Reverend Craig was highly respected among his eighteenth-century contemporaries as a parson––he helped keep the Anglican, then the Protestant Episcopalian, church alive in Virginia––and is remembered in Lunenburg County history as an avid patriot of the Revolution. Although his ministerial vocation and his personal pursuits as a wealthy planter took him in widening circles beyond his own parish, his home base was a large plantation provided for him and designated as the Glebe of Cumberland Parish. Oddly, although the Glebe was of historical importance, it was not mentioned on the highway marker our party of four stopped to read on that country road. We had moved on, however, to find a second highway marker nearby in the little town of Kenbridge, this one telling of the infamous Banastre Tarleton’s raid on Reverend Craig’s mill during the Revolution and indicating that the mill site stood about two miles south of the marker on Flat Rock Creek. Although we also had an historical map showing a location for Craig’s Mill, our search for the site was unsuccessful. At the time it seemed curious that the highway marker for the mill was not closer to the site named on our map. But moving on once again, we were successful in finding an historic house, once called “Prospect Hill” and later renamed “Flat Rock,” which had been identified in several historical publications as having been Reverend Craig’s parish home. Standing at a distance of almost three miles from the first highway marker, the house bore a National Register of Historic Places plaque but no indication of a connection with Reverend Craig. This too was somewhat puzzling.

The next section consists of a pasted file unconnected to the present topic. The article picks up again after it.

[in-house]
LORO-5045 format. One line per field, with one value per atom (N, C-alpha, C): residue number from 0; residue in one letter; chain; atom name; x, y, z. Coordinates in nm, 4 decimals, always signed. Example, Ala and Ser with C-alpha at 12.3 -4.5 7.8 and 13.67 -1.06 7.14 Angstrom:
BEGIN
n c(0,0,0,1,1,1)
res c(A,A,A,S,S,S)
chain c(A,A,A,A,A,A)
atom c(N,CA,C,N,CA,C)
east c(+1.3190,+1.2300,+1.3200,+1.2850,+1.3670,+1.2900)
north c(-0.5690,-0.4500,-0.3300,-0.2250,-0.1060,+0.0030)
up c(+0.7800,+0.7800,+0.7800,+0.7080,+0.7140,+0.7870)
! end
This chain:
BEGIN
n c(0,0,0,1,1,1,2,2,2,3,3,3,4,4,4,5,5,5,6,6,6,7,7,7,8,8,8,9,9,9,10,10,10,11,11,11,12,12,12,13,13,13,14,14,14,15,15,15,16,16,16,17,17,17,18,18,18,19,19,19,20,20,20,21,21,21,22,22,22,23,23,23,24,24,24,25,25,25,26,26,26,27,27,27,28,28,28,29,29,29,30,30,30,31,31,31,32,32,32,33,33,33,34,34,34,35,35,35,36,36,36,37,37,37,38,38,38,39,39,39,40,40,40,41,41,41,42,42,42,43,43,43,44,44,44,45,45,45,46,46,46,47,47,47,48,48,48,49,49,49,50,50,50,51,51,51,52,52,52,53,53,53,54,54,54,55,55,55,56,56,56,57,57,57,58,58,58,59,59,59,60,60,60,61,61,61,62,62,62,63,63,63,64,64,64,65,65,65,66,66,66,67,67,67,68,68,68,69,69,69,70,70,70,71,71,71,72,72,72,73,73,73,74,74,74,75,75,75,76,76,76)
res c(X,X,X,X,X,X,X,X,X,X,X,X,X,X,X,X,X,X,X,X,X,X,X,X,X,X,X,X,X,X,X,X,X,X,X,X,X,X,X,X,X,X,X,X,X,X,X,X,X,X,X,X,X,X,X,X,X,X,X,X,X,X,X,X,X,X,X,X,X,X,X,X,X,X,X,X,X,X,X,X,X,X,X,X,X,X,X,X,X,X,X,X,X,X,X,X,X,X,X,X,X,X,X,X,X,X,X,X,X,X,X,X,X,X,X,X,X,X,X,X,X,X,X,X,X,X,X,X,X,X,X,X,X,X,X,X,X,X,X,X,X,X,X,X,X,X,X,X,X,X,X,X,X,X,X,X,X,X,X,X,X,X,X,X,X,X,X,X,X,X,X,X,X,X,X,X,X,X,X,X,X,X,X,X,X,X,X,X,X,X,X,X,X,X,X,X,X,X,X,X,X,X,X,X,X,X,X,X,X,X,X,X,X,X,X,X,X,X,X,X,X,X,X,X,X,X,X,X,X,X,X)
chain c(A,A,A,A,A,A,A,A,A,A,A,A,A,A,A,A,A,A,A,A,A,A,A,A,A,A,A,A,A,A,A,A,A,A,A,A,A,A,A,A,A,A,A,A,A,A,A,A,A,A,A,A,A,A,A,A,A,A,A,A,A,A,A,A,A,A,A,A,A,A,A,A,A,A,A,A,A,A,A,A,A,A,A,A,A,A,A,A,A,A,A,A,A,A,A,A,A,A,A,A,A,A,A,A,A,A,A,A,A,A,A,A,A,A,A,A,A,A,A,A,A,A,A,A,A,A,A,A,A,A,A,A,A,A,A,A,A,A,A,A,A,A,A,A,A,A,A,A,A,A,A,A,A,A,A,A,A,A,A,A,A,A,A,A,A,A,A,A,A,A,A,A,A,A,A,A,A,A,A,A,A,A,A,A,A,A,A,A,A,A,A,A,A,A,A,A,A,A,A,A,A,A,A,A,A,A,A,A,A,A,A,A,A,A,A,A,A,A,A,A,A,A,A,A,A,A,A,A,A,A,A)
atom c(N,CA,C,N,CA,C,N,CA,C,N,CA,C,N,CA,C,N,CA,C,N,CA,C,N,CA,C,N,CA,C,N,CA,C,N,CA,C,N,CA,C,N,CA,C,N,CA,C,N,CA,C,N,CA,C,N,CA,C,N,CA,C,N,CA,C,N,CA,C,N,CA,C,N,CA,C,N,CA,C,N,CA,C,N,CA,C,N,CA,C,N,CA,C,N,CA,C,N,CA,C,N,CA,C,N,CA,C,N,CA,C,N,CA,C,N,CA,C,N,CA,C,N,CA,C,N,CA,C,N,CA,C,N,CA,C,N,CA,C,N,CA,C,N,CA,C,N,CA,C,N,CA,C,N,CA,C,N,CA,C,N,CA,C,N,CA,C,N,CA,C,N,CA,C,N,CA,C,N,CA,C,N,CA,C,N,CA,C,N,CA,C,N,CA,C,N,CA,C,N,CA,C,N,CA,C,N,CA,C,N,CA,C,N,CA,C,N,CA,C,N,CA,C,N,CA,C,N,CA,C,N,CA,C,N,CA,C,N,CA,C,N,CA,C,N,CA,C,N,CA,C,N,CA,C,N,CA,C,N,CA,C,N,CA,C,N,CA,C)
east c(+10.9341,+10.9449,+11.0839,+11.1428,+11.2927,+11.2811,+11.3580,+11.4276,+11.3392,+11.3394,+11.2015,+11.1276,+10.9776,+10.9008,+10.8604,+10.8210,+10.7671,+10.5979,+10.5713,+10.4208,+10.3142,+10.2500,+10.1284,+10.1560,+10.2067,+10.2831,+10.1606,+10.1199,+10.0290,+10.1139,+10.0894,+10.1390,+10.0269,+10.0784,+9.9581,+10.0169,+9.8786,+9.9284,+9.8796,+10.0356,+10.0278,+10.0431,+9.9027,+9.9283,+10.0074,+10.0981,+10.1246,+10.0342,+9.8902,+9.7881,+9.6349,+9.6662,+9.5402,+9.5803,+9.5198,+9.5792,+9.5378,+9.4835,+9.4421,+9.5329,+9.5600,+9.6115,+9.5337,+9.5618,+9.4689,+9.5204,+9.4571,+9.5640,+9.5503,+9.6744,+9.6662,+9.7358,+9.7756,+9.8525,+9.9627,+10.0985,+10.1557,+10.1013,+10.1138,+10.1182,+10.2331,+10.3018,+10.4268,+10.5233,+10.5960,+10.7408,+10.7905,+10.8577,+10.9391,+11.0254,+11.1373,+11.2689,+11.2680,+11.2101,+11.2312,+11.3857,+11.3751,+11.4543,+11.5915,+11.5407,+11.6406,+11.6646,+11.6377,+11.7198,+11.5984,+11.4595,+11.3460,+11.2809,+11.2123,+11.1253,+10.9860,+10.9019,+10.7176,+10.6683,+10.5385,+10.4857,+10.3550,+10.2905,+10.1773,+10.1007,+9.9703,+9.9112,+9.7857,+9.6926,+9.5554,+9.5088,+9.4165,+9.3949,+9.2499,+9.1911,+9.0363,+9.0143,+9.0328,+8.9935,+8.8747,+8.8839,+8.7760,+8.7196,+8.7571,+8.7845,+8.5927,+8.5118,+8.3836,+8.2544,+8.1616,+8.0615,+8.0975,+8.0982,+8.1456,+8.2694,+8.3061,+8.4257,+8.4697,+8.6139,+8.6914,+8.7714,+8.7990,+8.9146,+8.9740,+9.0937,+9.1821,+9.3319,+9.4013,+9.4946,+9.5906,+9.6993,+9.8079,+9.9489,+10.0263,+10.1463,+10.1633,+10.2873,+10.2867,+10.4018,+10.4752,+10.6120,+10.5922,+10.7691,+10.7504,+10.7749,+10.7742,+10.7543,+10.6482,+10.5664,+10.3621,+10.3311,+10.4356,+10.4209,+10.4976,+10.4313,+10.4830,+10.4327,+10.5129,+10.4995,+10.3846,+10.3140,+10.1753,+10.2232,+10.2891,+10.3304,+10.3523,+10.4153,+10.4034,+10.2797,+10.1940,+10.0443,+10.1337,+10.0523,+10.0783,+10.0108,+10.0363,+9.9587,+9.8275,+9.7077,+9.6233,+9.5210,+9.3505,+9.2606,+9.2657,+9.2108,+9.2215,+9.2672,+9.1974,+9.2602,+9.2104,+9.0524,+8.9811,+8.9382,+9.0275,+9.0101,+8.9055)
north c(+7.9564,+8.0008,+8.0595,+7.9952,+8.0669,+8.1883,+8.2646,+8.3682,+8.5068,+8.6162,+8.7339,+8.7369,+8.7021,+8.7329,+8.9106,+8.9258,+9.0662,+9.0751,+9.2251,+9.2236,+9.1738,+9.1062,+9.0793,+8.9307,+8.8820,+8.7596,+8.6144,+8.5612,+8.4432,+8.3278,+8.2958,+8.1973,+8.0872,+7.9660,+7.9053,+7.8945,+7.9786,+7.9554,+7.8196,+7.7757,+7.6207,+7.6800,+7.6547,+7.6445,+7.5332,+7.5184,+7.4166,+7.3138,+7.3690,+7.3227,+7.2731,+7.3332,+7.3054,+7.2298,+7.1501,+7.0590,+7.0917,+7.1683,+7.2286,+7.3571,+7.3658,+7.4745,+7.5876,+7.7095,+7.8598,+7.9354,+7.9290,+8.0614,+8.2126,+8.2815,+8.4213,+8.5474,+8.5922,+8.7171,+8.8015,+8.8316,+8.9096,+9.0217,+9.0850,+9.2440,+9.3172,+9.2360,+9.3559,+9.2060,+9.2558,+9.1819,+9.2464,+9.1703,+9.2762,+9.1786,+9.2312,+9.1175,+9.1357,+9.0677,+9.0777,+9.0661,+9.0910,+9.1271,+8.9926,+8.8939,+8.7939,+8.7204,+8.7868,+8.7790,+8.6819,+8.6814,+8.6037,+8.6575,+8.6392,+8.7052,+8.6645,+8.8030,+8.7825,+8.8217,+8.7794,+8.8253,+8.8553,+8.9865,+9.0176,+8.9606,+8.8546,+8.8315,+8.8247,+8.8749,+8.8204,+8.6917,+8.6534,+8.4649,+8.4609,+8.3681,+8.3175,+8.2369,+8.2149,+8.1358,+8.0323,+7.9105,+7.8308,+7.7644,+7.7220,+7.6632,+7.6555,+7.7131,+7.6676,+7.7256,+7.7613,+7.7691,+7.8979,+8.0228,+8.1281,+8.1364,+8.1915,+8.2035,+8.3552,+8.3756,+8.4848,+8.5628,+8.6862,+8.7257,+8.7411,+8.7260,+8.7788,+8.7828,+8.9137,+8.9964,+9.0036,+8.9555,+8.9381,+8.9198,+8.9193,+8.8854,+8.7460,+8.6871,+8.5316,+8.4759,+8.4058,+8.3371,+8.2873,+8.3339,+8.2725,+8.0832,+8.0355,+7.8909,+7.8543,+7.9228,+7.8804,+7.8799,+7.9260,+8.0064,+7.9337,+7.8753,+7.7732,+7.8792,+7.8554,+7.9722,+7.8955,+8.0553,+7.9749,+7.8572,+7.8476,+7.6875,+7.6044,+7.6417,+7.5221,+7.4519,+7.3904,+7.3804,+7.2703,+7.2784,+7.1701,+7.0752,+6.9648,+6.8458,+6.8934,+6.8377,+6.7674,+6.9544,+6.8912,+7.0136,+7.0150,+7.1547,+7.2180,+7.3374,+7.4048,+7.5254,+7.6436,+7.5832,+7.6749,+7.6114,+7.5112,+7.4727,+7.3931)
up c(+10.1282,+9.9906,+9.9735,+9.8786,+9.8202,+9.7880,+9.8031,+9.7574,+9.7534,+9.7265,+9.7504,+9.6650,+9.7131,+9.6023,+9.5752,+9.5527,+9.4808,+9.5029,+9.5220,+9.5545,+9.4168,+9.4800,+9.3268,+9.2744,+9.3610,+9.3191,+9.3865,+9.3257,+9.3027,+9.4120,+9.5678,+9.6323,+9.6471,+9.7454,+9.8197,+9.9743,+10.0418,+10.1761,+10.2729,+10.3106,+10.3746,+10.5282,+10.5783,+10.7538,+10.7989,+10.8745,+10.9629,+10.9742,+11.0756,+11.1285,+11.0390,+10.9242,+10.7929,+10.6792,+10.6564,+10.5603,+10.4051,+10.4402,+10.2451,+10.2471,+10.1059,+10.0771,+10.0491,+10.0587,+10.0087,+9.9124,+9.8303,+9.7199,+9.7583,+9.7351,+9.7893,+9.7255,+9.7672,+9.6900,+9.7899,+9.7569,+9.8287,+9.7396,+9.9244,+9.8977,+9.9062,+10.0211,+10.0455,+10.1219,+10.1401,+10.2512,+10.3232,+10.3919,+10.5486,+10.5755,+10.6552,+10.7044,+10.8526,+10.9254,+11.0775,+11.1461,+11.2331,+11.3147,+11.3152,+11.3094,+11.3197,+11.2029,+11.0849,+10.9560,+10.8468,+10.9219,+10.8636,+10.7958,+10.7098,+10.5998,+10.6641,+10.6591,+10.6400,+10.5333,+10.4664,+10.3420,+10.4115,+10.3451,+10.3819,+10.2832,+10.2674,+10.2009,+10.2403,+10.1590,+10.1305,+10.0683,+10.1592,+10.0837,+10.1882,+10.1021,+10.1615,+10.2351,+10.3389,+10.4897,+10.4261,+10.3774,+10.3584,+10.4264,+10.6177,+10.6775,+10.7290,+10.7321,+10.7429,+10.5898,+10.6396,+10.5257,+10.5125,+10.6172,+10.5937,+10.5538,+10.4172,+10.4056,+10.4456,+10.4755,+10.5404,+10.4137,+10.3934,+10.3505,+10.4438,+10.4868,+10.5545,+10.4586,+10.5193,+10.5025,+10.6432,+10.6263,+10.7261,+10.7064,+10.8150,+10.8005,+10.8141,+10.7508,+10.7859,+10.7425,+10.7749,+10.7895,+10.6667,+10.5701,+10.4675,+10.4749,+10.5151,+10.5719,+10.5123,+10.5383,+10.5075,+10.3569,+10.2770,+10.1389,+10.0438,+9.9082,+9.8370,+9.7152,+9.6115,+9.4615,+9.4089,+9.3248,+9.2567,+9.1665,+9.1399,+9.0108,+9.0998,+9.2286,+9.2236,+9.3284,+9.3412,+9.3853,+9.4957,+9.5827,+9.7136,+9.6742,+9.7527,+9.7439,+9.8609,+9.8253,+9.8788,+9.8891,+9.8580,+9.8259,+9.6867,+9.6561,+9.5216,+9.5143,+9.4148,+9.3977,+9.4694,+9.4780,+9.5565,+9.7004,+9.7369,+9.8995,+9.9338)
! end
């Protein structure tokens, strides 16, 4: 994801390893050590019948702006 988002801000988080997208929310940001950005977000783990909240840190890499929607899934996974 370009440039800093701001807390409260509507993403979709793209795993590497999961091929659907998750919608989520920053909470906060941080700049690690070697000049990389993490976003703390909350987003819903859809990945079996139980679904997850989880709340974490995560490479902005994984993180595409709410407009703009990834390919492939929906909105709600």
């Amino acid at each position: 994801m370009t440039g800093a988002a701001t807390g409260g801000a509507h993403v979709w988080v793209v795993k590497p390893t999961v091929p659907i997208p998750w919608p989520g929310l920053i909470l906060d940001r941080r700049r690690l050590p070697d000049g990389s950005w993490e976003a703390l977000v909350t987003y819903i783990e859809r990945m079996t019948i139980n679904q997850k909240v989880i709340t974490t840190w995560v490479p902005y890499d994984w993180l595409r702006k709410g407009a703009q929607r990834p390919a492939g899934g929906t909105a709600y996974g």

Despite some of the disappointing or perplexing results of our visit, in its aftermath Evelyn was spurred on to add to her collection of documents and publications related to Reverend Craig by searching for the parish registry from his years of service and making further inquiries among numerous Craig descendants and church historians. But her efforts yielded no new information. Evelyn was now aging, and in time she ceased her researches. She died in Oklahoma in 2003.